Biodynamic agriculture was the first ecological farming system to arise in response to commercial fertilizers and specialized agriculture. It is the highest standard of organic and sustainable farming yielding maximum soil health. Optimum soil health fosters a healthier environment and more nutritious plants which of course lead to healthier animals and human beings.

The concept of biodynamic farming was introduced by philosopher and scientist Rudolf Steiner (1861-1925), an Austrian scientist and philosopher who had spent all his life researching and investigating the forces that regulate life and growth. In 1924, Steiner offered the Agriculture Course lecture series (the foundation of biodynamic farming) to aid farmers who observed that following the introduction of chemical fertilizers at the turn of the century, soils were becoming depleted and the health and quality of crops and livestock were deteriorating. Thus, biodynamic agriculture was the first ecological farming system to develop as a grassroots alternative to chemical agriculture.

A fundamental tenet of biodynamic agriculture is that food raised biodynamically is nutritionally superior and tastes better than foods produced by other methods. Perhaps the most recent example supporting this is the notably large increase of biodynamic practices employed on vineyards for wine production.


Photo by Alice Su

While biodynamics parallels organic farming in many ways, it is set apart from other organic agriculture systems by its emphasis on farming practices intended to achieve harmony and balance. For example, emphasis is placed on the balance and relationship between farm animals and plants grown, between the earthly world and celestial influences, between wildlife habitat and farmland, and between physical and spiritual life forces.  The farmer acts as caretaker and facilitator for all these relationships and strives to know and develop his farm at increasingly deeper levels.

The biodynamic farm should function as an entity in itself as if the farm is an individual being and all the components are its organs which, when balanced and healthy, support the health of the farm as a whole. Biodyanmic farms aim to be self-supporting in that, ideally, it is not necessary to bring in elements from outside the farm and the farm should be able to sustain and feed itself in a natural cycle where humans and animals nourish the earth, the nourished earth in turn nourishes the plant, and the plant completes the cycle by nourishing the animals and human beings.

The ideal biodynamic farm should strive to be home to five primary farm animals: cows, sheep, chickens, horses, and pigs. Each of these amazing creatures make unique and vital contributions to the balance and health of the farm in terms of the way that they eat from the land, the nourishing of the soil from their manure, pest control, weed control, aeration of soil, and much more.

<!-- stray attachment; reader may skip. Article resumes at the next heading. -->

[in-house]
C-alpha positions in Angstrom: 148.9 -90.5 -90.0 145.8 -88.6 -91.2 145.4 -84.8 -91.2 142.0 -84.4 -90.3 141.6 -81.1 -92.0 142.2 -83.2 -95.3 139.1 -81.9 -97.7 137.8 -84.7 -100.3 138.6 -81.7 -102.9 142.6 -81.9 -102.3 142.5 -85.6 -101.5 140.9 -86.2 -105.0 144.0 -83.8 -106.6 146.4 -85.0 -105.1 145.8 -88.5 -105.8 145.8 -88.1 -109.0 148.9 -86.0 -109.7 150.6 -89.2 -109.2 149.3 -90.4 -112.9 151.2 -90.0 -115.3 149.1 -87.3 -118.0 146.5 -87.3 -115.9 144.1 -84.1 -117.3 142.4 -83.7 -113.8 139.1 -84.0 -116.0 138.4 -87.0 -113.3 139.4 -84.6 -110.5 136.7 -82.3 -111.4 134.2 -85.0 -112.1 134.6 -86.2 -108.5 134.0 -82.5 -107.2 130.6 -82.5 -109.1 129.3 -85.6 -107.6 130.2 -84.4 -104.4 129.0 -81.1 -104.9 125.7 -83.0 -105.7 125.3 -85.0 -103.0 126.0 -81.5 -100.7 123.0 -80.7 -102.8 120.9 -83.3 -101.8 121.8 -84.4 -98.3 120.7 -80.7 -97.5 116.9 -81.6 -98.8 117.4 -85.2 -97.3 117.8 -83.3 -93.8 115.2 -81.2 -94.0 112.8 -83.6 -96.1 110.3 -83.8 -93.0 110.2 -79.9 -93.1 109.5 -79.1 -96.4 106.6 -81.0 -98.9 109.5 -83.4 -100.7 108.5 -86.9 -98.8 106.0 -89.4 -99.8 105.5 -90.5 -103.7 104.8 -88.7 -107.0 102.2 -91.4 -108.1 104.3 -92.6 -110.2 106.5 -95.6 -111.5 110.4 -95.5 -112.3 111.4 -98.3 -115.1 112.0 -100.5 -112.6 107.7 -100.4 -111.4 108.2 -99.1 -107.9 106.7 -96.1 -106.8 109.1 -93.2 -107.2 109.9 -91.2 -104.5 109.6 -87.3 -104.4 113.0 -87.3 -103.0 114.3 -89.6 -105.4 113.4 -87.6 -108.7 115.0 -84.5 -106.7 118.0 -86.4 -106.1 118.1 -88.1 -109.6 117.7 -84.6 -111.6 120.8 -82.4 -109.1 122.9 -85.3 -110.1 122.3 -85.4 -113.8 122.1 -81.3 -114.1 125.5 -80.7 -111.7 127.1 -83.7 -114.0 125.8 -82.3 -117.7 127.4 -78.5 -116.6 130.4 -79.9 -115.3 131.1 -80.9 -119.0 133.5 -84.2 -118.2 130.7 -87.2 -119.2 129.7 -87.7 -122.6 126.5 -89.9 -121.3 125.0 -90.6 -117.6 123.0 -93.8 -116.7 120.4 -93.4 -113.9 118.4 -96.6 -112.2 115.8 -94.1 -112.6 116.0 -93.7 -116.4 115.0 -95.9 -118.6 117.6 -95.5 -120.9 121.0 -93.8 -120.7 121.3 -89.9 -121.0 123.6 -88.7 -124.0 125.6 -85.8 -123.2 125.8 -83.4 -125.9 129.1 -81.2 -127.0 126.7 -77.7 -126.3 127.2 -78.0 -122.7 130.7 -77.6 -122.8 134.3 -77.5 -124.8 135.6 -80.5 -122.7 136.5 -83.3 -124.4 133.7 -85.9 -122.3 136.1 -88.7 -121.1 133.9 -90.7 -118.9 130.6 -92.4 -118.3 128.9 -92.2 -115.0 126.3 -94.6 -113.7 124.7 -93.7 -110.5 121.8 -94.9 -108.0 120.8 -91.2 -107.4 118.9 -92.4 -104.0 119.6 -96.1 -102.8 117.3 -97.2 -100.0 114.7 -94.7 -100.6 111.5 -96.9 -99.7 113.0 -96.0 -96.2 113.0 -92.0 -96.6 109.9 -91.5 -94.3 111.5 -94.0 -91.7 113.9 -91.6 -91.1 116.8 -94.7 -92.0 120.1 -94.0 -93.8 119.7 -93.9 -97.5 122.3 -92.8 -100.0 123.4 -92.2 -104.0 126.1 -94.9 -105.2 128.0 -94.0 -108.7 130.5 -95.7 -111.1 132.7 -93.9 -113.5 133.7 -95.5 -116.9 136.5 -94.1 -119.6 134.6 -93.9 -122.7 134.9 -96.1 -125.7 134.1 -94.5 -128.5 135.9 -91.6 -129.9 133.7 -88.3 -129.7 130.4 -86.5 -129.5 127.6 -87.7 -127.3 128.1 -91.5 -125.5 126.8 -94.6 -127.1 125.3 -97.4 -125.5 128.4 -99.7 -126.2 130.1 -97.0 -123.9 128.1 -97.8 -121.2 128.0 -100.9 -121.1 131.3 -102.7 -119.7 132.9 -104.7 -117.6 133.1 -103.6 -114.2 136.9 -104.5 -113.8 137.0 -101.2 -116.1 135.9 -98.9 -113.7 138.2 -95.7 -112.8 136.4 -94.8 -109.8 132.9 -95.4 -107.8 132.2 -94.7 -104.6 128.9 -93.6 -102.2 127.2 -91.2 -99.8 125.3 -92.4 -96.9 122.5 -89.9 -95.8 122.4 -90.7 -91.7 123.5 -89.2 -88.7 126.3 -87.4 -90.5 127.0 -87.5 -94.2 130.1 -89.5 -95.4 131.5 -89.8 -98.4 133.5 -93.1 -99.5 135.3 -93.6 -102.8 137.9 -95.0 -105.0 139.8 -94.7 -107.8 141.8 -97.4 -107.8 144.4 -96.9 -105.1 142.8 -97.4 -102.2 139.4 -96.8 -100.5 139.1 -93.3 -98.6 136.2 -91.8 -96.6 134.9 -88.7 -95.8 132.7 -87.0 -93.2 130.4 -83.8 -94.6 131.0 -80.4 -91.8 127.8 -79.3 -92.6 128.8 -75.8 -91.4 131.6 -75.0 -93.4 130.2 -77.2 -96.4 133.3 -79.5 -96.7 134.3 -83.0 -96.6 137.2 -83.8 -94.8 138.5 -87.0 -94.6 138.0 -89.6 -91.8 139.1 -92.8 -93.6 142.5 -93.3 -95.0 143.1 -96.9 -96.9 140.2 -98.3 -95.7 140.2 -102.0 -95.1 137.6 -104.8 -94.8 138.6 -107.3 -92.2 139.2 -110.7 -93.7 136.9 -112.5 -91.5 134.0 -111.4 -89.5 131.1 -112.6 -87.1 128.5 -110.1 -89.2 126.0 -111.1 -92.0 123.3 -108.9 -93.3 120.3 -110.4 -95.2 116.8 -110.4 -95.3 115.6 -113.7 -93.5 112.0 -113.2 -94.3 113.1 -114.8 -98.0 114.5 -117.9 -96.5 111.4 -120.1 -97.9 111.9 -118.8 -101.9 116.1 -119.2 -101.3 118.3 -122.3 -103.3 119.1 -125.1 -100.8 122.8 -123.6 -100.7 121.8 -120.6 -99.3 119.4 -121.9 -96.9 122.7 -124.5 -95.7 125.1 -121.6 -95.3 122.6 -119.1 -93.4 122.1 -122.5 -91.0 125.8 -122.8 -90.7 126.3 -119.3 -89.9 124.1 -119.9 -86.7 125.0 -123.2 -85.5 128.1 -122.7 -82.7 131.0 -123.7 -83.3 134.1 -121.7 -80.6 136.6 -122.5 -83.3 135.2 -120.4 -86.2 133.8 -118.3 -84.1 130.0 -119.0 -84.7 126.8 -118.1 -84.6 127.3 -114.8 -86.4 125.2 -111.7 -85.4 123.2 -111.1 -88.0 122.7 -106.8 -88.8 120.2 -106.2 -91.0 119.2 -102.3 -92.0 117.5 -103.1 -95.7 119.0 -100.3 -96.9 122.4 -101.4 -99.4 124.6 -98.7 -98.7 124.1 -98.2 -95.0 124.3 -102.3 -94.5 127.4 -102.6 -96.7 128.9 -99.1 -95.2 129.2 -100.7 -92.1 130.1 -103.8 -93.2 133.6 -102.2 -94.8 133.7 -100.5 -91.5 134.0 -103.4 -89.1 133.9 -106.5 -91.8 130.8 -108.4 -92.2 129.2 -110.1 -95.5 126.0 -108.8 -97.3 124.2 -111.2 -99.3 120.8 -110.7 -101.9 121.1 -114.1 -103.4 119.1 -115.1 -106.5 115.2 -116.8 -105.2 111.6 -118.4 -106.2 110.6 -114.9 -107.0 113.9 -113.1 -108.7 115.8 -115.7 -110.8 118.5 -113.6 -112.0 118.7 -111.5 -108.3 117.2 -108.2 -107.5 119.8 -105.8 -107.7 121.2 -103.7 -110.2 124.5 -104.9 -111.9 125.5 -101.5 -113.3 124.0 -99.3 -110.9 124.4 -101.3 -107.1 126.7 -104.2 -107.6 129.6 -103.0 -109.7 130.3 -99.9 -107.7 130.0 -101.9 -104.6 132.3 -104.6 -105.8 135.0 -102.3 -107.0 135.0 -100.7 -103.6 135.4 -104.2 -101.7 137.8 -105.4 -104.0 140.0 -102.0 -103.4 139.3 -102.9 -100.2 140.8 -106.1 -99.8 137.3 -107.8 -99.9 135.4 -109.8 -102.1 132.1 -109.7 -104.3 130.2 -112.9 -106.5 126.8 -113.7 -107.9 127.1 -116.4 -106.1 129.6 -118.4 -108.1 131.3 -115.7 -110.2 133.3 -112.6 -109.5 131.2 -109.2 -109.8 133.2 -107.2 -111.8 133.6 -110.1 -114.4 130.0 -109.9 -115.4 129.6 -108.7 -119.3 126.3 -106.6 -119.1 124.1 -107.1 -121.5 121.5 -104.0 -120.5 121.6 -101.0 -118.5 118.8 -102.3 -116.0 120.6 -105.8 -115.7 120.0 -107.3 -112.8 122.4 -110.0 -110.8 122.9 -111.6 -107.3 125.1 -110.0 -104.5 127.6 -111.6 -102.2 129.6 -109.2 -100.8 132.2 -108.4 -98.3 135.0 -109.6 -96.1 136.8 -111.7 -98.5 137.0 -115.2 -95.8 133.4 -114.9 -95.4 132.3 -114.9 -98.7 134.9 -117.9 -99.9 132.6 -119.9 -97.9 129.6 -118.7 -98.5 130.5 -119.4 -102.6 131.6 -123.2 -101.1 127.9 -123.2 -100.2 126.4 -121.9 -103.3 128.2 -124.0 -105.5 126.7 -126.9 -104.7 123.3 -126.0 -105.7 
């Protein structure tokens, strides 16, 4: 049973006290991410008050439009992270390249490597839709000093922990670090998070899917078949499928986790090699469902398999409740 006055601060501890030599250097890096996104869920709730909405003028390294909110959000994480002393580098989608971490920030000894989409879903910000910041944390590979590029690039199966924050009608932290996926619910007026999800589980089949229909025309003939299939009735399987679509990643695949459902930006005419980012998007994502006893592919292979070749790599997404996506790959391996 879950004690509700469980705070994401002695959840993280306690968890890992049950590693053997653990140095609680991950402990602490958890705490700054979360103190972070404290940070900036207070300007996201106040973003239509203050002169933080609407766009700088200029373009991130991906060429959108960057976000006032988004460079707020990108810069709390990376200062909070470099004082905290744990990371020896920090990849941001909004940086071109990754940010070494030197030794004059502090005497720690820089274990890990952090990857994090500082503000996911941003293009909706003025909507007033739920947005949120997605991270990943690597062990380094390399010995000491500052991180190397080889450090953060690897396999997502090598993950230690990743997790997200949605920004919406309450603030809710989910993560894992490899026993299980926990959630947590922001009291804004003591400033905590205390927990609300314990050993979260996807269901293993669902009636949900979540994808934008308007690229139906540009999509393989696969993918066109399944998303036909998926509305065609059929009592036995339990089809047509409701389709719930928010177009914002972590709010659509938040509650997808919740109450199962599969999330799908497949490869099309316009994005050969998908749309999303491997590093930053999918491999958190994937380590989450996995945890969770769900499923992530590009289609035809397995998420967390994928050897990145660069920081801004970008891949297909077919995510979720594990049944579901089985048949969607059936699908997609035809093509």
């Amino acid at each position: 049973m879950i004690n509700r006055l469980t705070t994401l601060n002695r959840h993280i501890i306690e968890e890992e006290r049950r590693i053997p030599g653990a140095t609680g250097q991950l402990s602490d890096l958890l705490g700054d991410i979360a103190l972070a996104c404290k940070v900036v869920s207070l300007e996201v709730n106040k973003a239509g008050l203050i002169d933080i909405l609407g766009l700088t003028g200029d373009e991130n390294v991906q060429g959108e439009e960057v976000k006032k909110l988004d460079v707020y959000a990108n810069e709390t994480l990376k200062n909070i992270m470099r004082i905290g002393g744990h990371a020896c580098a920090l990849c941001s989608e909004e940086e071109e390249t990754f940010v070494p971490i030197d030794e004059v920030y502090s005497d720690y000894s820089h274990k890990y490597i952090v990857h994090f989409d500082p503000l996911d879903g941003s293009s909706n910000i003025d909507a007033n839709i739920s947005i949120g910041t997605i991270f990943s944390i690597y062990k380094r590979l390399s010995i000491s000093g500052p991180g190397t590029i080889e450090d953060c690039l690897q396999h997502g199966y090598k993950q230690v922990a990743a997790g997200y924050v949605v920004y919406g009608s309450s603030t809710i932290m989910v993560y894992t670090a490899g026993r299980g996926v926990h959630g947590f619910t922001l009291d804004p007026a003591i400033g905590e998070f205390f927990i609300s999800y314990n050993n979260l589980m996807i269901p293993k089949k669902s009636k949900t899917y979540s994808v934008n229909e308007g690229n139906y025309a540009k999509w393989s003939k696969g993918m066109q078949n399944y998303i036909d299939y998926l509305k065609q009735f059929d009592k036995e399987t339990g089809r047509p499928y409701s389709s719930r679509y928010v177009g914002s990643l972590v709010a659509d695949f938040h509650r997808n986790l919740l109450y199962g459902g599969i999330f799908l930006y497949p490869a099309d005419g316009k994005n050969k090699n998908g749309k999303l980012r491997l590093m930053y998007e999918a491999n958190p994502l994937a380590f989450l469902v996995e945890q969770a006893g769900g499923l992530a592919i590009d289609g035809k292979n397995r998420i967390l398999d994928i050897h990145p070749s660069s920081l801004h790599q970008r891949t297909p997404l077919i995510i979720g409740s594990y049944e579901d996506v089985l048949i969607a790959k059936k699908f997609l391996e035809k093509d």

Another important aspect of the biodynamic farm is the recognition of the influence that cosmic forces and earthly rhythms have on all living things. The biodynamic farmer will study astronomical data to discern the most favorable times for planting, cultivating, harvesting, tending animals, and making and applying biodynamic preparations.

For biodynamic farms, soil improvement is obtained by proper humus management (application of organic manure and compost in the best possible state of fermentation), proper crop rotation, proper working of the soil, cover crops, green manures, diversity of crops rather than monocultures, and companion planting. Farm manure and compost are the most valuable fertilizers.

Certain preparations are inserted into the manure piles in order to speed and direct fermentation and preserve the original manure values. The biodynamic preparations are made of medicinal herbs that have undergone a long process of fermentation in order to enrich them in growth-stimulating substances. They react like yeast in dough – by speeding and directing fermentation of manure and compost, transforming it into the optimal fertilizer.


These processes result in a living soil imbued with incredibly nutritive vital life forces which are passed on to plants and then on to animals and human beings offering the opportunity for increasingly better health.

To summarize, biodynamics uses scientifically sound organic farming practices that build and sustain soil productivity as well as plant and animal health. Biodynamic farming is practiced on a commercial scale in many countries and is gaining wider recognition for its contributions to organic farming, food quality, community supported agriculture, and qualitative tests for soils and composts. From a practical viewpoint biodynamics is proven to be productive, yield nutritious, high quality foods, healthy land and livestock, and freedom from the environmental problems associated with many modern farming methods.